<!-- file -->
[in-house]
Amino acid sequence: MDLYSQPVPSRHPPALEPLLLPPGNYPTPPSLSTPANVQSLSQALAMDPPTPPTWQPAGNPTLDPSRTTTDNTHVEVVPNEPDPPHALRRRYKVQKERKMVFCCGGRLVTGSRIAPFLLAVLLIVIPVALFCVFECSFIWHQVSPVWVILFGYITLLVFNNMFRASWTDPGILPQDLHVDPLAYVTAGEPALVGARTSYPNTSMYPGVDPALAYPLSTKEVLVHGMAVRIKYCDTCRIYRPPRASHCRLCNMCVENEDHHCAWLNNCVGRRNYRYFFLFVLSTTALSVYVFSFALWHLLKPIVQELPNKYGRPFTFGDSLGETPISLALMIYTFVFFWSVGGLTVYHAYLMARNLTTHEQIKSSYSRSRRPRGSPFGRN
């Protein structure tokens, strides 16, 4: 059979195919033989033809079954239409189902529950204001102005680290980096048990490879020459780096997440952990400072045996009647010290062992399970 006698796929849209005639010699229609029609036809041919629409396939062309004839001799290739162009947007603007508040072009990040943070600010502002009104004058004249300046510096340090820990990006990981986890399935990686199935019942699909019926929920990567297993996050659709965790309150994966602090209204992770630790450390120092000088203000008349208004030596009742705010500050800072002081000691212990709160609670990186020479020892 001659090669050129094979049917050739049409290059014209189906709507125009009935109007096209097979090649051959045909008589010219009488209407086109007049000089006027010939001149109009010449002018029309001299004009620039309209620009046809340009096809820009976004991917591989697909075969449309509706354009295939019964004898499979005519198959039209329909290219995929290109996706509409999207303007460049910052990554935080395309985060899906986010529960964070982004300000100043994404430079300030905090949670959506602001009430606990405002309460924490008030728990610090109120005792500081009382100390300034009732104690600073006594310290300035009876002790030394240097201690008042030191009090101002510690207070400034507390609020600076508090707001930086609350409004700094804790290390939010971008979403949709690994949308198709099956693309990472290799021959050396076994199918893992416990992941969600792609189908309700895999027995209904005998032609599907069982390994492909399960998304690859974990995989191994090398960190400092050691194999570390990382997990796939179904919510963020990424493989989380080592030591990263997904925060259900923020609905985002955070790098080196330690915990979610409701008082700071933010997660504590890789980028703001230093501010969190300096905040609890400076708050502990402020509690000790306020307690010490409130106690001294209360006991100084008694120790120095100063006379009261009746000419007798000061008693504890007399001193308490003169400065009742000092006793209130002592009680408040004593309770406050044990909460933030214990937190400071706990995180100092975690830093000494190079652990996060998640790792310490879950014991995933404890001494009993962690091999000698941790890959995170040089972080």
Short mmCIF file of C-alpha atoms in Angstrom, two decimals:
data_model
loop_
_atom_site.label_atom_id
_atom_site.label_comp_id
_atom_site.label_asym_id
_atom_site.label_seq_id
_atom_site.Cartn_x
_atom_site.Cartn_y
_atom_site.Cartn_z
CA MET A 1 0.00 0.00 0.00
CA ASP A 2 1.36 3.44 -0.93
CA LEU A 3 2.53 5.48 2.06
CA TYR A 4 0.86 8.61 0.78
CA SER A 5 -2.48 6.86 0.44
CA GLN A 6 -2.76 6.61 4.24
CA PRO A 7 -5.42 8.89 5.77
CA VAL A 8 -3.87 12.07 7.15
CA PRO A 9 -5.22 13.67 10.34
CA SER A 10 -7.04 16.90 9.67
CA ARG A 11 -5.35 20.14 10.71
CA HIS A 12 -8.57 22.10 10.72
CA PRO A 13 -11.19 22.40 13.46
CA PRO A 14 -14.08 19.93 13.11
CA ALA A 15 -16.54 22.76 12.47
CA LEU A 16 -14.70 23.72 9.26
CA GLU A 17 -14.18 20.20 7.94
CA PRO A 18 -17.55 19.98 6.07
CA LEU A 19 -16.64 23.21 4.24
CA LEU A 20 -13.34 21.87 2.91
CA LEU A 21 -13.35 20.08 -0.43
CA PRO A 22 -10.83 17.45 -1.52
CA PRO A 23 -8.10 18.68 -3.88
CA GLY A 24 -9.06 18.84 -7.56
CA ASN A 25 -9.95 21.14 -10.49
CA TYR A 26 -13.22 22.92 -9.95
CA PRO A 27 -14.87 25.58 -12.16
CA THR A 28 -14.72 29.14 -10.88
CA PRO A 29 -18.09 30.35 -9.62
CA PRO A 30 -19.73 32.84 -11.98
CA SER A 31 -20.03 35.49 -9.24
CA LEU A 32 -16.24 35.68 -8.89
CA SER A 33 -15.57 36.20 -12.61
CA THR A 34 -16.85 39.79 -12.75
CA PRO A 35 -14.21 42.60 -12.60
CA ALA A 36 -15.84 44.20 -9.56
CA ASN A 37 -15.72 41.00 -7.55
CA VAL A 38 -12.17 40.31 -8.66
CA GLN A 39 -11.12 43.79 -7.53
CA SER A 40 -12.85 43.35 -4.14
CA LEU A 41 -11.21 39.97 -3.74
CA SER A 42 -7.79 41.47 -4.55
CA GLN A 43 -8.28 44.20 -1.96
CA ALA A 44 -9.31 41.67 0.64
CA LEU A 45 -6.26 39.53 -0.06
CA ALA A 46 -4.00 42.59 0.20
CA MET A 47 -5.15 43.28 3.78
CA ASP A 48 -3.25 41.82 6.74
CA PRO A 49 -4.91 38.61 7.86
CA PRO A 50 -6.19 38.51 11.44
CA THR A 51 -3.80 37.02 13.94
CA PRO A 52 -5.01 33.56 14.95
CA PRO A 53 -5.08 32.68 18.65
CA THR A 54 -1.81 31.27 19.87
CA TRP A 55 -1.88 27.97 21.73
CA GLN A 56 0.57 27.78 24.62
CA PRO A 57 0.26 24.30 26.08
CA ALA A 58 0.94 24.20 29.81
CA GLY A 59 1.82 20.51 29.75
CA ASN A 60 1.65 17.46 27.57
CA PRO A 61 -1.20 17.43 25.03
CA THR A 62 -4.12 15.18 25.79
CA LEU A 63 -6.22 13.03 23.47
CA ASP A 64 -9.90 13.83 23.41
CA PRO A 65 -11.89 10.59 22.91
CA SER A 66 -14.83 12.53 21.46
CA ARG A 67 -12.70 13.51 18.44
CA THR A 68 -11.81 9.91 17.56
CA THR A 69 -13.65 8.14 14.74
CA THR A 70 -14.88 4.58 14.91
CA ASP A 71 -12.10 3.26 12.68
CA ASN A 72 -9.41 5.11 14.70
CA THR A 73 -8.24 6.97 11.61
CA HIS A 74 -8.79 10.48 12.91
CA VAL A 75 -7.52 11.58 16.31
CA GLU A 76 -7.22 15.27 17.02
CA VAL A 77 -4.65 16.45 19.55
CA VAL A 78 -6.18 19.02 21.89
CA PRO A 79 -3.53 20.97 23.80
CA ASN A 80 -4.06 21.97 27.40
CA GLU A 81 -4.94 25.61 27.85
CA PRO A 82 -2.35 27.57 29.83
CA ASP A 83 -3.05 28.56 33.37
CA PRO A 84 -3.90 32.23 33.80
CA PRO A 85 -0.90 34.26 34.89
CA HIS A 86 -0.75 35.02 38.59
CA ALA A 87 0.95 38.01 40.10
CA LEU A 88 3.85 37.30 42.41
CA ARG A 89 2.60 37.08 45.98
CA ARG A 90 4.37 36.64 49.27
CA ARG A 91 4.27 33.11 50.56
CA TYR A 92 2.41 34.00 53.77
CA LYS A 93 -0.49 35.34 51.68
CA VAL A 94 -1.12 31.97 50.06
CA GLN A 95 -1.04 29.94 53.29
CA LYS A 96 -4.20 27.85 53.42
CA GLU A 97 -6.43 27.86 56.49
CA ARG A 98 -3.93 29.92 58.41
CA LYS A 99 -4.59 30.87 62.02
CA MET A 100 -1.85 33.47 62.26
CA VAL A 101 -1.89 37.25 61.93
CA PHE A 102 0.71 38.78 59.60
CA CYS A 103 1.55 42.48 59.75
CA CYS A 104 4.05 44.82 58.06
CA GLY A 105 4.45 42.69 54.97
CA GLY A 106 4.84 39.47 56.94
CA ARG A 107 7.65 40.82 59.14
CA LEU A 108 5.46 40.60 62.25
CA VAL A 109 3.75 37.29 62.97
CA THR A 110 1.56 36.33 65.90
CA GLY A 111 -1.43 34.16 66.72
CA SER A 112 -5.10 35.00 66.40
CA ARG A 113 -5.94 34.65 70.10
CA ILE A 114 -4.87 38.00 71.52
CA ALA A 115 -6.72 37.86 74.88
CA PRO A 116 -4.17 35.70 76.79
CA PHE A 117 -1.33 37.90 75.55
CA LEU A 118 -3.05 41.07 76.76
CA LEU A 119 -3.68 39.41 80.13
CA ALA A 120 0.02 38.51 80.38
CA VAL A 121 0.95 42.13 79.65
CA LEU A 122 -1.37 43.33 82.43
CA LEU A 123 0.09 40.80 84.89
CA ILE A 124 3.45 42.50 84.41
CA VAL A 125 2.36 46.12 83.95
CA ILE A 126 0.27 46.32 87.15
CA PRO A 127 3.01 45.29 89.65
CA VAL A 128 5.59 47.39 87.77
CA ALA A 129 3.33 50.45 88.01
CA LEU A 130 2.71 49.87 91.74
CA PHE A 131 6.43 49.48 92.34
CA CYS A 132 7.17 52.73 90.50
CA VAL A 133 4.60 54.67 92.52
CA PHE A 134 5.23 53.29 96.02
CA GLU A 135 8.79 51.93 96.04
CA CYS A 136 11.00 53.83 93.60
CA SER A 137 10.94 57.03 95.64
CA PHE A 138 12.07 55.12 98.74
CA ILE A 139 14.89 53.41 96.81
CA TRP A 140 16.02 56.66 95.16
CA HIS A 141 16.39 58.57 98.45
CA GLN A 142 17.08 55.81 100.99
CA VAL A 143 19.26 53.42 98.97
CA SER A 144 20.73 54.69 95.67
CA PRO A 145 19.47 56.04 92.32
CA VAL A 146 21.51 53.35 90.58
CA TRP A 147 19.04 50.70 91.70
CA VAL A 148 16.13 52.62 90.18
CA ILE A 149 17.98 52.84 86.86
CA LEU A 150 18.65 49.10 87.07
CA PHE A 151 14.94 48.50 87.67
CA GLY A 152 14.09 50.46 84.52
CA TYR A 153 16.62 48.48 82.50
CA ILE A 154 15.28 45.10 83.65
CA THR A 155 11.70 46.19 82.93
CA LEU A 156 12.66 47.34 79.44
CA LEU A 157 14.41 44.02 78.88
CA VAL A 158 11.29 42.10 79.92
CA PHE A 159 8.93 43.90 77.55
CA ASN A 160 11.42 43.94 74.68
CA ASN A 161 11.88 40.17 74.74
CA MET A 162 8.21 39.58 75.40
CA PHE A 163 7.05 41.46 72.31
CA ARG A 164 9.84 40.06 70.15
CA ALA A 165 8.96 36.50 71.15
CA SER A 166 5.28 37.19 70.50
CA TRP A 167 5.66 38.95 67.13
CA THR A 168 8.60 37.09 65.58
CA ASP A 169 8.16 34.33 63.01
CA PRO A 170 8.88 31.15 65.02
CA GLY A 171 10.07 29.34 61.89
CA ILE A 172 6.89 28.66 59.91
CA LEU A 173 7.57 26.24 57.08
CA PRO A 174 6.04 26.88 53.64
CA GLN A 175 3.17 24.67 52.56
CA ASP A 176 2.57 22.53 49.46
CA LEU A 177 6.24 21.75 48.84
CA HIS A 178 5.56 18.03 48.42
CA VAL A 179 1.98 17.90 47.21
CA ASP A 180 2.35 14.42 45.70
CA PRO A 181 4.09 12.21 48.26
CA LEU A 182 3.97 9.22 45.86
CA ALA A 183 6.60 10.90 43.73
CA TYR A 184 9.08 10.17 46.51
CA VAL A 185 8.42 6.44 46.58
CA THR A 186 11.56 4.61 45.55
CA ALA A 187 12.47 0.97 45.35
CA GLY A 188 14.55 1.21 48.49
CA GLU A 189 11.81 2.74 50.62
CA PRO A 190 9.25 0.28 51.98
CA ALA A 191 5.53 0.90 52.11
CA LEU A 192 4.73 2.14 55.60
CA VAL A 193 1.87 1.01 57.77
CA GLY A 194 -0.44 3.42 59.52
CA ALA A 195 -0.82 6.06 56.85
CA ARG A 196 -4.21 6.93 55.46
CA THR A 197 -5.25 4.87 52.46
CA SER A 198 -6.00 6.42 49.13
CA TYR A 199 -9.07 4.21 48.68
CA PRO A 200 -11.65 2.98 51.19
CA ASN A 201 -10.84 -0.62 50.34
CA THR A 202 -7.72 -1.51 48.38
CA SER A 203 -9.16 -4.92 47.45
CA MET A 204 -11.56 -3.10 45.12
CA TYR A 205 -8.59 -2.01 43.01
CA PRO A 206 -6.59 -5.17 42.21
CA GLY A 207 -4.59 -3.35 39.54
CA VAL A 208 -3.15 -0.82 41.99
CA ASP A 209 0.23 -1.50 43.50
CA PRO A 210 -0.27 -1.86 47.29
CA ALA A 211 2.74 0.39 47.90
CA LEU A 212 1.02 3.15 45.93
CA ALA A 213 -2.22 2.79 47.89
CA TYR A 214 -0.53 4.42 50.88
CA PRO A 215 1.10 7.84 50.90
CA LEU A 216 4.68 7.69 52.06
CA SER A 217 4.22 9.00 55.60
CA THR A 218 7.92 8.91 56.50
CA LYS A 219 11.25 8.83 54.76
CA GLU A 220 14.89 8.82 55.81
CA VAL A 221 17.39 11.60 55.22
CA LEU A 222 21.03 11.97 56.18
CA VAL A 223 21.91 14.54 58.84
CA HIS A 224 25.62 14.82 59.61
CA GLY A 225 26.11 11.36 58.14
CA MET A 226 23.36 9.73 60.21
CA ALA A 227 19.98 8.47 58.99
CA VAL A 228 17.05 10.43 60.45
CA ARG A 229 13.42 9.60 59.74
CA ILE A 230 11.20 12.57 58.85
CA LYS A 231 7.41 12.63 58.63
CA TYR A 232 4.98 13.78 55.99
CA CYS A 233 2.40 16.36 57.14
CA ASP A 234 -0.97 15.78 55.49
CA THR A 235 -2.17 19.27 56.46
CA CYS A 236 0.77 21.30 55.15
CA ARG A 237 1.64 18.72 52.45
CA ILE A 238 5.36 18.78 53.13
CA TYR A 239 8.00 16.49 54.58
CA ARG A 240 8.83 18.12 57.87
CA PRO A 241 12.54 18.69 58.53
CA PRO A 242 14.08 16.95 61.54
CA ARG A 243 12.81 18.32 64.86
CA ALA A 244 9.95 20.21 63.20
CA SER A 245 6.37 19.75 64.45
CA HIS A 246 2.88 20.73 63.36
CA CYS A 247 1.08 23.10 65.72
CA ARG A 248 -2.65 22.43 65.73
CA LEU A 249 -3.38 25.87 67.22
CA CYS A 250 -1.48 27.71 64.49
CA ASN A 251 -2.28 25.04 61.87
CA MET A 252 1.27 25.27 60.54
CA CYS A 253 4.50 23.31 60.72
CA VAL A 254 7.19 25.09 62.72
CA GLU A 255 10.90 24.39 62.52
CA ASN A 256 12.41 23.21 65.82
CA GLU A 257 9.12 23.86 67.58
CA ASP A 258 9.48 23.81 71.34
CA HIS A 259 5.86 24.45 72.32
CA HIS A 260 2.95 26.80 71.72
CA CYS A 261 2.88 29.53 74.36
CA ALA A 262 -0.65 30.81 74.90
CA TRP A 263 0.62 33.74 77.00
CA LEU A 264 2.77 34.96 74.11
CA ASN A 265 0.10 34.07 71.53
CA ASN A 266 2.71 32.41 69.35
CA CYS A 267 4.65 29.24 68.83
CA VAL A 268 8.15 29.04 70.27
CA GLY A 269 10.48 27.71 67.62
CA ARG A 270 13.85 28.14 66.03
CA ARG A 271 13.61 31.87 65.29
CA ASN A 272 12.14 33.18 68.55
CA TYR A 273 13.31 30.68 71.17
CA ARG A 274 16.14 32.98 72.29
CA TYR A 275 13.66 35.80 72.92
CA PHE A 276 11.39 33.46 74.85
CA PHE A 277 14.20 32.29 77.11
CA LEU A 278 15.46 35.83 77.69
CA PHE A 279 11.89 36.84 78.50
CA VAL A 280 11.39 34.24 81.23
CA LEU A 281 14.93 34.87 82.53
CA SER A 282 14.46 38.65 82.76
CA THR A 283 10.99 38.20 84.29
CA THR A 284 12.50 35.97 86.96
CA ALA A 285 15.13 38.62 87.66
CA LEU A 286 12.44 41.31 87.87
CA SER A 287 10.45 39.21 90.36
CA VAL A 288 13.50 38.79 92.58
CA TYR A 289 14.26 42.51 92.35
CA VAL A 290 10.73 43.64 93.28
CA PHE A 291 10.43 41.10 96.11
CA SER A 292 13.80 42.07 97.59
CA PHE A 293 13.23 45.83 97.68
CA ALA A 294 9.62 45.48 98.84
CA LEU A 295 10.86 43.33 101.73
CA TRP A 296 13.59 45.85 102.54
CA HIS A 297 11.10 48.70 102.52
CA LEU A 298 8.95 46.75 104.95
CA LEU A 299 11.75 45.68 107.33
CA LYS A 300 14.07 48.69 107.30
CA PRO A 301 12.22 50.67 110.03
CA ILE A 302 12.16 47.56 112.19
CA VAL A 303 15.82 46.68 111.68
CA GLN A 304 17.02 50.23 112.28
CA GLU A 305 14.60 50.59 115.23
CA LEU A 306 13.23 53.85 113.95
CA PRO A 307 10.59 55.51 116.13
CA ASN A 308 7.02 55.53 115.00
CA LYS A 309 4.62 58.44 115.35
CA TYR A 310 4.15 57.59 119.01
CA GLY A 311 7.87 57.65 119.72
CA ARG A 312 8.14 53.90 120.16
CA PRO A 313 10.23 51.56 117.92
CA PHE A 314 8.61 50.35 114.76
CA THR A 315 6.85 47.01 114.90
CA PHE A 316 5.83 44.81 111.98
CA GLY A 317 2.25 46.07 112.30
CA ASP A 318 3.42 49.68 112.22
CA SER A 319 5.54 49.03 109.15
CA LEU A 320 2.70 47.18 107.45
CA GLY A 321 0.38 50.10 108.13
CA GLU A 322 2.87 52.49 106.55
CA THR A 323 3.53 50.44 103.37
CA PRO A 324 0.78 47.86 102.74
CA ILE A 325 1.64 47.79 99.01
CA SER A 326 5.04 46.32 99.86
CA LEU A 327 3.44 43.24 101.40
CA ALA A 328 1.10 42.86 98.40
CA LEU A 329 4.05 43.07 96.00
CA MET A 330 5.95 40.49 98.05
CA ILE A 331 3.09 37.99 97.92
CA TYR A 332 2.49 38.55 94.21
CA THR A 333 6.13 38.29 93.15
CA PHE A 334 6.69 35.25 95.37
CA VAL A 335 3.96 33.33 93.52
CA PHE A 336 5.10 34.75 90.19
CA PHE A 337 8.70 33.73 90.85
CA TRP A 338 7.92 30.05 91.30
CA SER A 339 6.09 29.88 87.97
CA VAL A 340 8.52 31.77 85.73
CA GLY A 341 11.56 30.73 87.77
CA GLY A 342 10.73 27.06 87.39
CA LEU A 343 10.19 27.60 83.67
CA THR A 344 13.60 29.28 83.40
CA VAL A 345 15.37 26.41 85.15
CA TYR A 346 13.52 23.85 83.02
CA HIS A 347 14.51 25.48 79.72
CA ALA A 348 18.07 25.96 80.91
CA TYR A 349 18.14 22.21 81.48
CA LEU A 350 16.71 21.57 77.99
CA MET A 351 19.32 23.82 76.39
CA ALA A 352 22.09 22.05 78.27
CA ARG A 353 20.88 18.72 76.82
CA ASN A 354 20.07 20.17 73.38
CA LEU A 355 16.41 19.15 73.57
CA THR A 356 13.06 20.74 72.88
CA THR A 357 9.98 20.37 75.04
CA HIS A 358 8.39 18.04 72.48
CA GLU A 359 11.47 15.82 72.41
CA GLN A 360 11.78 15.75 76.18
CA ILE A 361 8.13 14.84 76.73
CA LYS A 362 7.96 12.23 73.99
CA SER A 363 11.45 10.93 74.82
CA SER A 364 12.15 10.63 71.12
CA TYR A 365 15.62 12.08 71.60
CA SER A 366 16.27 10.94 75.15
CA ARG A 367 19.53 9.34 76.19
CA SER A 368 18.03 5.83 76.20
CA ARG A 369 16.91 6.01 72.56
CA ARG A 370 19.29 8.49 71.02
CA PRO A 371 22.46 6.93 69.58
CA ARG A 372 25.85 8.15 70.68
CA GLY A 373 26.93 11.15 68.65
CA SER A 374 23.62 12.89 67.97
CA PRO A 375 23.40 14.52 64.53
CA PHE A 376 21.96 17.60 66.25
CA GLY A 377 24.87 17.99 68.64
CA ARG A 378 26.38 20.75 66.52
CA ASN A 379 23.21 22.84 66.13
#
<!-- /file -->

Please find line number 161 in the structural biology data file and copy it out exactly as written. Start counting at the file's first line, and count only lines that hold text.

CA VAL A 148 16.13 52.62 90.18